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Six hurdles start-ups face when seeking investors – and how to overcome them

3rd July 2023

Finding their first investors is a crucial step for start-ups, but it requires navigating various hurdles along the way. Drawing on the expertise of EIT Health, Europe’s largest healthcare innovation network, we delve into the top obstacles that start-ups encounter during this critical phase, from dispelling misconceptions to finding the right investors instead of the one that offers easy money.

Funding is a challenging endeavour for early-stage start-ups. It is especially true in Central, Eastern and Southern Europe.  Thanks to important changes facilitated by the European Union and national institutions in recent years, there are now numerous programmes addressing these issues and it has become easier for start-ups to find funding. Still, founders tend to seek investment everywhere, instead of focusing on finding the right investor, who will fit into a long-term strategy.

There are several pitfalls that start-ups may encounter in their search for investors, but there are solutions as well. The insights provided draw from the expertise of Tamás Békási, EIT Health’s Business Creation Manager in the RIS region, a group of 13 more progressing nations in terms of innovation.

From cultural preparedness to investor reputation

  1. Cultural preparedness: Start-ups often lack the cultural background to work with institutional investors. Many founders come from a friends-and-family environment, where flexible hierarchies prevail. However, when these inexperienced and often young teams interact with seasoned business professionals, it requires a different mindset. According to Tamás Békási, “Start-ups must learn how to collaborate and understand the expectations of investors. It’s crucial to realize that investors are not cruel wolves, nor are they altruistic angels; they are business-oriented individuals.”
    The expert added, “This challenge is especially prevalent in healthcare start-ups, where students and doctors often take the initiative to innovate and form teams without the necessary business acumen to navigate the world of investments.
  1. Choosing the right investor: According to Tamás Békási, selecting the first investor is like entering a marriage. In the best-case scenario, the partnership lasts a lifetime. However, if the match is not compatible, it can result in a painful and potentially damaging breakup. Start-ups are already in a fragile state, and going through a separation can add further strain, potentially leading to the demise of the company. Thus it is essential to carefully choose investors who align with the start-up’s goals, values, and long-term vision.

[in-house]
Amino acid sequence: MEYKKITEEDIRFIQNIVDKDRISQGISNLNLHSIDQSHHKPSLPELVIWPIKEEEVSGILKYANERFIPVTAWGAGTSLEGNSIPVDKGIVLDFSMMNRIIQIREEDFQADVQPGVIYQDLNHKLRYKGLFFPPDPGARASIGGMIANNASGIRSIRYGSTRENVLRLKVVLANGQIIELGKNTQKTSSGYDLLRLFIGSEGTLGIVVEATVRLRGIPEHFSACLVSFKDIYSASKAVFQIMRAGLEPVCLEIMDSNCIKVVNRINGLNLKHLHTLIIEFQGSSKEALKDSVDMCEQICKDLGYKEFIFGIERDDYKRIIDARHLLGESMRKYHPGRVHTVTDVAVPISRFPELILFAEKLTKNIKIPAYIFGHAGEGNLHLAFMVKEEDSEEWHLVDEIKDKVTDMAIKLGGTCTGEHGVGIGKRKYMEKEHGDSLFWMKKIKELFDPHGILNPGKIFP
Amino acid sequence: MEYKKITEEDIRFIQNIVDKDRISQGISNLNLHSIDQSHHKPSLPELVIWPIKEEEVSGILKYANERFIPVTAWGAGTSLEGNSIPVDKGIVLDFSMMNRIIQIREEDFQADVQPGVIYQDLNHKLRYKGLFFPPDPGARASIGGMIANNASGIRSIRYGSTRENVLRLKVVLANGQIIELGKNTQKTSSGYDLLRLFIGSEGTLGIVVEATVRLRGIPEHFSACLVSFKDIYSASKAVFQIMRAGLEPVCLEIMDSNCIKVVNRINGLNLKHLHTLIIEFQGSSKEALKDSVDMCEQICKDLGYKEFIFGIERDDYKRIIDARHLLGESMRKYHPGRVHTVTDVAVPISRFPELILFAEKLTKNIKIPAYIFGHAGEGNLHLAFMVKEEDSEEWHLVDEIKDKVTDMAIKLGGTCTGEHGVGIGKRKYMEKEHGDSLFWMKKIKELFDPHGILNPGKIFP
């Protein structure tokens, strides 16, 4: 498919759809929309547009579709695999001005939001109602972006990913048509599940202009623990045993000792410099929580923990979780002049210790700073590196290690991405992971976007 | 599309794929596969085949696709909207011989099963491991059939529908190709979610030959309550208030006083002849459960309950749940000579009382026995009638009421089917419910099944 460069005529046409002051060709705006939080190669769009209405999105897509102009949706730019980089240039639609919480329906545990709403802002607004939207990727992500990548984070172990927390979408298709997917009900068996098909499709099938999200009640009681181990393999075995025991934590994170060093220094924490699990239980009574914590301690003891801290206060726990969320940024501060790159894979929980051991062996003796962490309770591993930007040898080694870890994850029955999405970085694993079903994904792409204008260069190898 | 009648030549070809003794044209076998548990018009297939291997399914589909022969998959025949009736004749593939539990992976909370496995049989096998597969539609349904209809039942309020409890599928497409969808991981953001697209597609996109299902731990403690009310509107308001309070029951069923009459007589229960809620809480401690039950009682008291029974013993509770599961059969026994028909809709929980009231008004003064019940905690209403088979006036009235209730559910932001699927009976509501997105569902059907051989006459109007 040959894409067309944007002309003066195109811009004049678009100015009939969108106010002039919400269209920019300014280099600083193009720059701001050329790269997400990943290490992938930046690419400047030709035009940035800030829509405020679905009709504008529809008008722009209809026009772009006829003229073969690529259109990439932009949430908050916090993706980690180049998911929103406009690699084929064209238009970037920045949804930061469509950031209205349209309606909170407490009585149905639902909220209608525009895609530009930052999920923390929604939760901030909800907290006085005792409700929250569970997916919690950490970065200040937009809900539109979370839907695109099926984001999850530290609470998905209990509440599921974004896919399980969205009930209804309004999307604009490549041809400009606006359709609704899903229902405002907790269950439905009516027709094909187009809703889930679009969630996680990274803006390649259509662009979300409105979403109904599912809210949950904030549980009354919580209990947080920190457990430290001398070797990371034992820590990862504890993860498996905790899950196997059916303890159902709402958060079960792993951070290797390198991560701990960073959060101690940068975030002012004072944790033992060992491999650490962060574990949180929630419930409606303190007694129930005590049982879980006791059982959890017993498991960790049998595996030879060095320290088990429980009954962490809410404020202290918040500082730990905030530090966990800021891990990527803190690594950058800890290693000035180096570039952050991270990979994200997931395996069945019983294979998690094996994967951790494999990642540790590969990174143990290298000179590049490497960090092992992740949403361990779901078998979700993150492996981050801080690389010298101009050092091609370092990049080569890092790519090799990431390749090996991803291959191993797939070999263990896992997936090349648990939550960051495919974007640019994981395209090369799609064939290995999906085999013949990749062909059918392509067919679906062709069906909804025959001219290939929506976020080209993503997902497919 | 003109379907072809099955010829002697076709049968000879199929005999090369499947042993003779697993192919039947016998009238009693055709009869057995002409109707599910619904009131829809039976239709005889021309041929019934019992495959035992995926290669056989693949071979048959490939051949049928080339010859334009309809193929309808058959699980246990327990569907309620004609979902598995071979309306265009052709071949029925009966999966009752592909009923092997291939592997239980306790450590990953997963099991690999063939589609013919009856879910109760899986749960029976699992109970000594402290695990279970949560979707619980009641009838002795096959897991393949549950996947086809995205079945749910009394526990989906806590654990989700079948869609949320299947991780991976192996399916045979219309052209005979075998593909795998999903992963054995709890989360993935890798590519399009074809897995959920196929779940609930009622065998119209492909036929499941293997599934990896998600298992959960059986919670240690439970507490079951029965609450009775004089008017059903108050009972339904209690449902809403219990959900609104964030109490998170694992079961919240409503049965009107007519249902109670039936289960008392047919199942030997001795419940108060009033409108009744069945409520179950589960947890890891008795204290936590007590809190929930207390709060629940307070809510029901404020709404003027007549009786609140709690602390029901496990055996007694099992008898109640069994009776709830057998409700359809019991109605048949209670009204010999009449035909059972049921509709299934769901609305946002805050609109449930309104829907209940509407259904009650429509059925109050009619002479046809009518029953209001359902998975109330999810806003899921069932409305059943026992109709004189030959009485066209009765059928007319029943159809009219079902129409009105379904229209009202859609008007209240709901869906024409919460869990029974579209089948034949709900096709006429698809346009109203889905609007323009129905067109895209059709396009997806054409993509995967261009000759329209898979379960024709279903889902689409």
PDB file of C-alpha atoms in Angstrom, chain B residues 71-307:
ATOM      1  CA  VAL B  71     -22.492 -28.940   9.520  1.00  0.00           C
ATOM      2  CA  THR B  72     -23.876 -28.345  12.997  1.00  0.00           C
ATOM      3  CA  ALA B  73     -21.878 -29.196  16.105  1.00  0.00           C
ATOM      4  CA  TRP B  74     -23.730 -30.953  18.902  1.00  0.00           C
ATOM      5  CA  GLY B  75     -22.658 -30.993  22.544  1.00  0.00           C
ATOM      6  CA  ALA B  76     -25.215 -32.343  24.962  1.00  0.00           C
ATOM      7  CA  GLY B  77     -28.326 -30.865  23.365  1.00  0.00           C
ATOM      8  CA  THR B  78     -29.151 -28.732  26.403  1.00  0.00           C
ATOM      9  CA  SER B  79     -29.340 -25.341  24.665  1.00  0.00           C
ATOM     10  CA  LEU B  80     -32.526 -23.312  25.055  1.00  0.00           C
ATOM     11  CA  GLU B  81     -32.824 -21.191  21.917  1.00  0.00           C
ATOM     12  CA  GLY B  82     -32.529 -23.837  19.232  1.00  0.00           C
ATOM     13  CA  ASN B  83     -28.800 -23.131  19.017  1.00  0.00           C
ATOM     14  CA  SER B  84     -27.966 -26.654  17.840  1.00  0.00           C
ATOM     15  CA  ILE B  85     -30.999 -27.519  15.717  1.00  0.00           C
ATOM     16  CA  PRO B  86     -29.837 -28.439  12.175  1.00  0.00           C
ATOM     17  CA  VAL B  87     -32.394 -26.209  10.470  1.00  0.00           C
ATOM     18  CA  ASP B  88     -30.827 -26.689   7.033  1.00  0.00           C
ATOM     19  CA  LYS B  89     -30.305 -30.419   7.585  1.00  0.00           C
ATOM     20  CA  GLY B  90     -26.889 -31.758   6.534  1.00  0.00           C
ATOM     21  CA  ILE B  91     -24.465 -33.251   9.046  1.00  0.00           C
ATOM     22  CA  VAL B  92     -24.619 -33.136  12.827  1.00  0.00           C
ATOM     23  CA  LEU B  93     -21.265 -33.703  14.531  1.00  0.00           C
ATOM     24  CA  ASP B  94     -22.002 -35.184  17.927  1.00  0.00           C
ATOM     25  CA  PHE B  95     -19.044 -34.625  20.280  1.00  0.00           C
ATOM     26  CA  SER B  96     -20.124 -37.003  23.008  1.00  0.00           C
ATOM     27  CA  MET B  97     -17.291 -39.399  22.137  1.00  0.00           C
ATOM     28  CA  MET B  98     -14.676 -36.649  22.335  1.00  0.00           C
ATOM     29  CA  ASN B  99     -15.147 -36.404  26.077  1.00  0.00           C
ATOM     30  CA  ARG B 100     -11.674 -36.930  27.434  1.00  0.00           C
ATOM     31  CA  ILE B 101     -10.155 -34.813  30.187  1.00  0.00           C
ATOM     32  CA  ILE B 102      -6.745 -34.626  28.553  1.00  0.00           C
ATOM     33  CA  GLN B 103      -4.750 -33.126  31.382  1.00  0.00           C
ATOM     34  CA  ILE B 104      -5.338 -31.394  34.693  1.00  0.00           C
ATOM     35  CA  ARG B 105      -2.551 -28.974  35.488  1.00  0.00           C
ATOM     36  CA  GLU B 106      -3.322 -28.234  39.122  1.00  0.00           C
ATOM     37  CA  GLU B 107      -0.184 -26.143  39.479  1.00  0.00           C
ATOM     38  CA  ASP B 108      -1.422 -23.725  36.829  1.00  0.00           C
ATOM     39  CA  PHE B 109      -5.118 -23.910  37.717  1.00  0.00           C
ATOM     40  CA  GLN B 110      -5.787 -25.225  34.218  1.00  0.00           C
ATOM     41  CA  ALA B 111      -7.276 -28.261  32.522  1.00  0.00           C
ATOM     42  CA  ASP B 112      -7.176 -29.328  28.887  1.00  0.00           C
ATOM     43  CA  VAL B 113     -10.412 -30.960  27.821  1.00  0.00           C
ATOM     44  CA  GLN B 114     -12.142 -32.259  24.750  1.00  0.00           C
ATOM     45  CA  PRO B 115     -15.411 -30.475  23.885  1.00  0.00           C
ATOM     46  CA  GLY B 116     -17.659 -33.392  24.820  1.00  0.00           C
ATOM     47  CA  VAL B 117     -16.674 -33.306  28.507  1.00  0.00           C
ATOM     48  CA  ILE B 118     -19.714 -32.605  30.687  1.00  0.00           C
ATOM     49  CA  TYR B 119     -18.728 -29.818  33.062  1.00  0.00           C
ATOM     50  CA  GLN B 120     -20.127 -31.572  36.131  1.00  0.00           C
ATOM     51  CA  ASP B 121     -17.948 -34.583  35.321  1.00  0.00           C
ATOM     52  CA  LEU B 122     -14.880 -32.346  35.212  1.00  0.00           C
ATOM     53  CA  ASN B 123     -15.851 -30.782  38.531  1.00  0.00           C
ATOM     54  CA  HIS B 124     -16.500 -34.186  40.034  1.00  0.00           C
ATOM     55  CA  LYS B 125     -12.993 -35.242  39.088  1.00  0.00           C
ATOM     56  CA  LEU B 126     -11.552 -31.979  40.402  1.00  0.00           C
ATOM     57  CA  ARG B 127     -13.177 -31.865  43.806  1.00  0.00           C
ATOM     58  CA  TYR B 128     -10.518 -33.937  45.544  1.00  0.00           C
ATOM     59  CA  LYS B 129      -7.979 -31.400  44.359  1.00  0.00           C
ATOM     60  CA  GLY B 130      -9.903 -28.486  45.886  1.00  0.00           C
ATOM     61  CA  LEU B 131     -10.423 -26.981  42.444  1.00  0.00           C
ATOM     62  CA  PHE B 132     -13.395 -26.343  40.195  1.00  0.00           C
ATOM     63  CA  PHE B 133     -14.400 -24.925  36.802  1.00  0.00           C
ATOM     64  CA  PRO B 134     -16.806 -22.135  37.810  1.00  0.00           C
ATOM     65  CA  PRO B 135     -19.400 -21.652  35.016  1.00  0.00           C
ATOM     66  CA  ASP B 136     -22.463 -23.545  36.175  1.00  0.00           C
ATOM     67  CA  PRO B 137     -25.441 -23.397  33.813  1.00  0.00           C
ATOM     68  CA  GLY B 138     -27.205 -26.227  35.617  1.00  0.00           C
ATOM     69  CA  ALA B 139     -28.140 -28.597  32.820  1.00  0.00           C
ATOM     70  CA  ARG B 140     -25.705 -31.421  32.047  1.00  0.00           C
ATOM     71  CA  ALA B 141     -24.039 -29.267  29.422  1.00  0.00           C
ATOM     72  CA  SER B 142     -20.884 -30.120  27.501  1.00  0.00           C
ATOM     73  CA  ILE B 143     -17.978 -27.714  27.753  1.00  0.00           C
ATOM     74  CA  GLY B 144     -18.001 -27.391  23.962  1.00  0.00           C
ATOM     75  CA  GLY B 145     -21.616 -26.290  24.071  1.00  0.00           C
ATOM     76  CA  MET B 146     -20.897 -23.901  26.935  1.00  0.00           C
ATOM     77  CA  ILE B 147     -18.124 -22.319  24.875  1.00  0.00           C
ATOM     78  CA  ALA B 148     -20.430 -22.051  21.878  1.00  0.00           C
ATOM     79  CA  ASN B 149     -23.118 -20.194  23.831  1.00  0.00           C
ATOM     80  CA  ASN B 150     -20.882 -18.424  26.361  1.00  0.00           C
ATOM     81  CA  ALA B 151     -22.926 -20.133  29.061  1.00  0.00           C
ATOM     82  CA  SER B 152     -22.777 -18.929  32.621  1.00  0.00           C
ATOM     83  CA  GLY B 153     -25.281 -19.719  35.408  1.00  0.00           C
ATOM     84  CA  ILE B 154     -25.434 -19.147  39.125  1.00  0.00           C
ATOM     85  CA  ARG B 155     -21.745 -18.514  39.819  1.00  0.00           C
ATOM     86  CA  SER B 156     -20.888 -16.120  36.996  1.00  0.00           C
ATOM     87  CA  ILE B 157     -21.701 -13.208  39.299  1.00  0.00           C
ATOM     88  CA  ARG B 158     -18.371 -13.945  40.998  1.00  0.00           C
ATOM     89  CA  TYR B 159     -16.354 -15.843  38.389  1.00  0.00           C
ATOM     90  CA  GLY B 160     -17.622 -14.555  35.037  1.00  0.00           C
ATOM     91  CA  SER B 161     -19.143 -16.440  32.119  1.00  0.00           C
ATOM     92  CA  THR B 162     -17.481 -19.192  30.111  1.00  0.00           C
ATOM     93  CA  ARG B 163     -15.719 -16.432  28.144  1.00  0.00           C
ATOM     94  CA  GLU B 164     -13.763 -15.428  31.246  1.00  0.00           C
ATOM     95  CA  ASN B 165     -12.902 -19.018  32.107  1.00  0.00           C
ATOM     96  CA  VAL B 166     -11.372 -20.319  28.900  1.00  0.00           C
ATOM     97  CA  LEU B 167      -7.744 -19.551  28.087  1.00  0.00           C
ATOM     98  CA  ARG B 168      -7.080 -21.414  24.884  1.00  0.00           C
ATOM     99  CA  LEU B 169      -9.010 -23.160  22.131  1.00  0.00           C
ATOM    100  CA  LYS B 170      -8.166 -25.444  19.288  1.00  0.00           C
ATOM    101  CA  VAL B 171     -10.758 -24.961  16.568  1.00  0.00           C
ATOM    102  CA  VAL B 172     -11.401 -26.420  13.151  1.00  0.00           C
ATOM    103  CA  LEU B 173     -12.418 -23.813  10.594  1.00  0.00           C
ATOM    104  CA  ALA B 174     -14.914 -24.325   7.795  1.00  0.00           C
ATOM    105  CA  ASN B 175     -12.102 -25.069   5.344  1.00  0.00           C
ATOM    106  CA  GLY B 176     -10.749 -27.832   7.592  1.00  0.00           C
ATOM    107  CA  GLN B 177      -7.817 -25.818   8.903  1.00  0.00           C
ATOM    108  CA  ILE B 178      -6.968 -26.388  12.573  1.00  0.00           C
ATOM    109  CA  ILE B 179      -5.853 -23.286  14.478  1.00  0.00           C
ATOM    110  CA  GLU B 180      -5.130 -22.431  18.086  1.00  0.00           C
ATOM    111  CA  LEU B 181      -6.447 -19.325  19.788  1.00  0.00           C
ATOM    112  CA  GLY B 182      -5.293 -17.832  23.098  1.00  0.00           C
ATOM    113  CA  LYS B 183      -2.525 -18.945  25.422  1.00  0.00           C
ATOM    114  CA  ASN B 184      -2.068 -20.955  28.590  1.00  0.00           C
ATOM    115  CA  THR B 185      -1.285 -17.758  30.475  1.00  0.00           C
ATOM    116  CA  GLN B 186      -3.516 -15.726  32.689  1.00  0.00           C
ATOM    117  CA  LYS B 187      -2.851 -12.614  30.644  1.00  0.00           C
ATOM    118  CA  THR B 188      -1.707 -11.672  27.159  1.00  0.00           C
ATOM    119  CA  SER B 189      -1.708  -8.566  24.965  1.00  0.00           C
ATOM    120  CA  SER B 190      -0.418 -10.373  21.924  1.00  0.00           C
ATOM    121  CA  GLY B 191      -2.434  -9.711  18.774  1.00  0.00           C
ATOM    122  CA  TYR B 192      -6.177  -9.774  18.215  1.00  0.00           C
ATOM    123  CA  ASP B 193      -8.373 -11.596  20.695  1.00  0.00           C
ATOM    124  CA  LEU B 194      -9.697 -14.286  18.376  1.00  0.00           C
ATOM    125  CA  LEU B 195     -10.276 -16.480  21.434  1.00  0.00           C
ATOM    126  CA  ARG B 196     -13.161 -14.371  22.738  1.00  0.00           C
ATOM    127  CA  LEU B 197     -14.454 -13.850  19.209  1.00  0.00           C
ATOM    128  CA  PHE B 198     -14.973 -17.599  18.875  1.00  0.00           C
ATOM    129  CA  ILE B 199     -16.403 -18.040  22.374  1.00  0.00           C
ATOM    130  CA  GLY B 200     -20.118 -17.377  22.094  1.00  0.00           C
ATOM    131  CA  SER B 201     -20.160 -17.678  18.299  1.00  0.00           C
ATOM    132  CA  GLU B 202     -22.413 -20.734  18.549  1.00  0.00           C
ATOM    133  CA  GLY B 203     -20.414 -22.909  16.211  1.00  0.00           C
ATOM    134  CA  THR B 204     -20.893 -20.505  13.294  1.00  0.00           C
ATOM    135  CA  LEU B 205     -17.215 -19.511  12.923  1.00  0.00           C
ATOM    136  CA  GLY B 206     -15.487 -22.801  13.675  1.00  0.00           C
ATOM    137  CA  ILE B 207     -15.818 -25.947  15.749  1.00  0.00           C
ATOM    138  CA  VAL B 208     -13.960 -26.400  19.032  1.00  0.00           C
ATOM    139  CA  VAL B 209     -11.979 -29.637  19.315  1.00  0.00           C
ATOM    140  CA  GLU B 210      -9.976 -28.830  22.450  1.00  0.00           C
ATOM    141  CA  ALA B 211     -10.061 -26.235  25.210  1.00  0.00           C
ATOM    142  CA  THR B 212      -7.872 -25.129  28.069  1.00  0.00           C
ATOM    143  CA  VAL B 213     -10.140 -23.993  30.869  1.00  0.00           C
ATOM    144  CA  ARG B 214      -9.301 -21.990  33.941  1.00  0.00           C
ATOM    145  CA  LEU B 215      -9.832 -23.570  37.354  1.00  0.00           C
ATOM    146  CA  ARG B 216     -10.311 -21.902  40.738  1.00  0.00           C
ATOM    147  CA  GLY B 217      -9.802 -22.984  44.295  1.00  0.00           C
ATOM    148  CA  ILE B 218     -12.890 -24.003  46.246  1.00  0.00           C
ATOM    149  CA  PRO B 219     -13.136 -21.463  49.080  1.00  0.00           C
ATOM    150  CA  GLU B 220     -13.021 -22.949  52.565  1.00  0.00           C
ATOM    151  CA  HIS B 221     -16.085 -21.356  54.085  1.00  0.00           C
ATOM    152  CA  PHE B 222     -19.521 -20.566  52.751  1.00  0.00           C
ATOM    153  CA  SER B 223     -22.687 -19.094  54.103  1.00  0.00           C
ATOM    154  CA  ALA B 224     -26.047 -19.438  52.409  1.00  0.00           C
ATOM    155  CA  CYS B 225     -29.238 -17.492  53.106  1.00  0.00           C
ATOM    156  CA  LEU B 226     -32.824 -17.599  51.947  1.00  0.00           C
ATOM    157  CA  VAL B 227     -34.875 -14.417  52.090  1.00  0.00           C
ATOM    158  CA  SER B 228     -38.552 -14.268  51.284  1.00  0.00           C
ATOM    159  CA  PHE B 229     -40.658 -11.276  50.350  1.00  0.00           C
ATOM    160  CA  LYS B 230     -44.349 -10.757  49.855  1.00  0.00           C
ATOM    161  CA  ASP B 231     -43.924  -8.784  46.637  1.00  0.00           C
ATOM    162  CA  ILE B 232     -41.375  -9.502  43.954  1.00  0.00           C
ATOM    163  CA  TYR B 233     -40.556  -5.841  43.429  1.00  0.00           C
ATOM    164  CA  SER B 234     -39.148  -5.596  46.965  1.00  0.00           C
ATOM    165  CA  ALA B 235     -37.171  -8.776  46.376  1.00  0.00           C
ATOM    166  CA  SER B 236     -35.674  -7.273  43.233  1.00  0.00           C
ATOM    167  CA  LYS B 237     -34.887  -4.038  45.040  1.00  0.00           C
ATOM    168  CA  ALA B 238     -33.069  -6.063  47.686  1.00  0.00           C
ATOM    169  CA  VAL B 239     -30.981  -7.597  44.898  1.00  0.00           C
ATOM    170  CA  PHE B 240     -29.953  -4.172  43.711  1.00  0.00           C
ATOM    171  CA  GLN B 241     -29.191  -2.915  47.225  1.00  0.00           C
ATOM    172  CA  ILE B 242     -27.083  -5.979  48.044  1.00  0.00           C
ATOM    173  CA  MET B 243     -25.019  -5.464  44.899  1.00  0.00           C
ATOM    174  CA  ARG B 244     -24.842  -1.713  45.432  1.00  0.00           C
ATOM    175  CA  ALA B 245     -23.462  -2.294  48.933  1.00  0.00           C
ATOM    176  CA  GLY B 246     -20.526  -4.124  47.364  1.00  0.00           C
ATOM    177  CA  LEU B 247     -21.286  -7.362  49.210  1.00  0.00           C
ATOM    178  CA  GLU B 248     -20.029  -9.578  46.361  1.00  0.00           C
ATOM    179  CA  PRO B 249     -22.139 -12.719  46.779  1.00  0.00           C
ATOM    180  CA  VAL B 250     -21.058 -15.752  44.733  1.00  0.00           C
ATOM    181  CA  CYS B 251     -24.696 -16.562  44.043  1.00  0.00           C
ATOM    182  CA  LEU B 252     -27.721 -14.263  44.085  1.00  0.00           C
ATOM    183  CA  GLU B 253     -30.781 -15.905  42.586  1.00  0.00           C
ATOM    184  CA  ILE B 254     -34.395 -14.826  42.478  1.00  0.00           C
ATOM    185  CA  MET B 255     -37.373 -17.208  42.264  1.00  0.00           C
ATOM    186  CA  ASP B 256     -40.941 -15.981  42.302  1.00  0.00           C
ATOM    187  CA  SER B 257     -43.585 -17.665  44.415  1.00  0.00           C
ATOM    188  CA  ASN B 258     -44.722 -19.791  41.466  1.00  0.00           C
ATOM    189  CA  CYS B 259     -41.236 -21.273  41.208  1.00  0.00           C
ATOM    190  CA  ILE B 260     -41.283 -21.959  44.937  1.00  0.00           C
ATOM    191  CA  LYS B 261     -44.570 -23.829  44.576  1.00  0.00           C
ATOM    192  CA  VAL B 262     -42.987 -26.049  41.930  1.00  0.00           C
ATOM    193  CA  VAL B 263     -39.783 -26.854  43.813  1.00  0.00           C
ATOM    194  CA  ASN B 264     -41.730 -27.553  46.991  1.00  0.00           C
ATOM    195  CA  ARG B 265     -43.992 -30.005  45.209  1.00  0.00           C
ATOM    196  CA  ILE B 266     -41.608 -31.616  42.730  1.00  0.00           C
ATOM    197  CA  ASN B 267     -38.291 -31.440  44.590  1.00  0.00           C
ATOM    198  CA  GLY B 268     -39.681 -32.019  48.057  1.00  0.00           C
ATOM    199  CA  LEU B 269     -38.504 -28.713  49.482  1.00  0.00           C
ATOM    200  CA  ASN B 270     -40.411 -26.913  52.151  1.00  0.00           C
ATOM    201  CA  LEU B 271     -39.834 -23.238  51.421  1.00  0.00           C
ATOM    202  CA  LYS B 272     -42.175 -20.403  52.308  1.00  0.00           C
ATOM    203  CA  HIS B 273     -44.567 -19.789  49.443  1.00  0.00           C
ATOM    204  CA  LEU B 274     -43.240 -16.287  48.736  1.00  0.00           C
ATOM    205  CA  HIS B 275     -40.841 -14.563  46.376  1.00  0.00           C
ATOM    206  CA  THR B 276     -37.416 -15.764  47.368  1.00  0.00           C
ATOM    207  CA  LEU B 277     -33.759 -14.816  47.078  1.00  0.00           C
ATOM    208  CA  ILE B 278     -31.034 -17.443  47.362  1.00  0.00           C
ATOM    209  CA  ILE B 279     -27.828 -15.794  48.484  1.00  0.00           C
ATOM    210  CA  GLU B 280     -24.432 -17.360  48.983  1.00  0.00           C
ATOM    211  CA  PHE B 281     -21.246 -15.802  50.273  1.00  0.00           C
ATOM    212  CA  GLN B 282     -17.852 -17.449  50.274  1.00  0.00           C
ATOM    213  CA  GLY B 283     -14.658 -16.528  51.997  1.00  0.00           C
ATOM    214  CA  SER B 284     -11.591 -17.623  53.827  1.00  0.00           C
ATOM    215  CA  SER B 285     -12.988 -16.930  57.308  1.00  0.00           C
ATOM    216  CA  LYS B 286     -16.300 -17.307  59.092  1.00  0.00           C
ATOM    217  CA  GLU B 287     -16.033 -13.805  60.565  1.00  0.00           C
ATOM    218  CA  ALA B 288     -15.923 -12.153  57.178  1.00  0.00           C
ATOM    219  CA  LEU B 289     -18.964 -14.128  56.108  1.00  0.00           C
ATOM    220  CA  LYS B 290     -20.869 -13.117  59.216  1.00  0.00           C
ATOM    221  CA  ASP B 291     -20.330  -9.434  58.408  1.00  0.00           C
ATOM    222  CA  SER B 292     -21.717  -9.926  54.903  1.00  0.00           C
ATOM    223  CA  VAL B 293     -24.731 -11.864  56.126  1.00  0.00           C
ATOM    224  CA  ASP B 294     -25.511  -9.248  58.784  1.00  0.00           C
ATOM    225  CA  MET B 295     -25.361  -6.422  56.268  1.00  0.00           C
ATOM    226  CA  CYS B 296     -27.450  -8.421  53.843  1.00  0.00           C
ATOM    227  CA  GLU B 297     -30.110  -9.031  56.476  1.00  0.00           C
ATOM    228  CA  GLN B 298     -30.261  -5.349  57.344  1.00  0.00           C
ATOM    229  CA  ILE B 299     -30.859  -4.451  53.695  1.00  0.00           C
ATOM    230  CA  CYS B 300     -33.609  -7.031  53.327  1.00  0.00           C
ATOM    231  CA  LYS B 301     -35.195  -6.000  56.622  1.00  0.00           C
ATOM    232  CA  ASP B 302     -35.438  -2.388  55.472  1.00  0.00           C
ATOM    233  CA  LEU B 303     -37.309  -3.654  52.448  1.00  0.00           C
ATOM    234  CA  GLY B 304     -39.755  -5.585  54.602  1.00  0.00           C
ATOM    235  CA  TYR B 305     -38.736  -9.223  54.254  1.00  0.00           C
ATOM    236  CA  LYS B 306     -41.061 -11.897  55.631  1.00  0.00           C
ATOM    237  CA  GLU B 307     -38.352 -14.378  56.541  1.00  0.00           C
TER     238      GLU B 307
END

2. Dispelling misconceptions: Many start-ups mistakenly believe that they hold all the cards and that everyone should fight in their favour because they are special “snowflakes”. On the other hand, investors also occasionally fall into the trap of believing that their money grants them absolute control. “In reality, it is a collaborative relationship where both parties compete for each other’s benefit. Start-ups have the privilege of selecting their partners, but they should also recognize the value that investors bring to the table”, stresses Tamás Békási.
  3. Strategic Investments: Investing without a clear strategy can be costly. Some start-ups see investors as an easy way to make money. After a successful pitching event, investors might approach them with an alluring offer, but it may turn out to be a one-time deal that doesn’t align with the company’s long-term plans. According to the EIT Health Business Creation Manager, it is crucial to evaluate investment proposals carefully and ensure they align with strategic goals.
  4. Undervaluing or overvaluing the company: Start-ups often face hard decisions when valuing their company. They might sell a significant stake for a small investment because they desperately need the money. However, they may not consider the consequences for subsequent funding rounds, where they would have to give up even more equity. Conversely, setting the valuation too high in the first round may make it difficult to attract additional investors who are able or willing to write big cheques. Finding the right balance is crucial.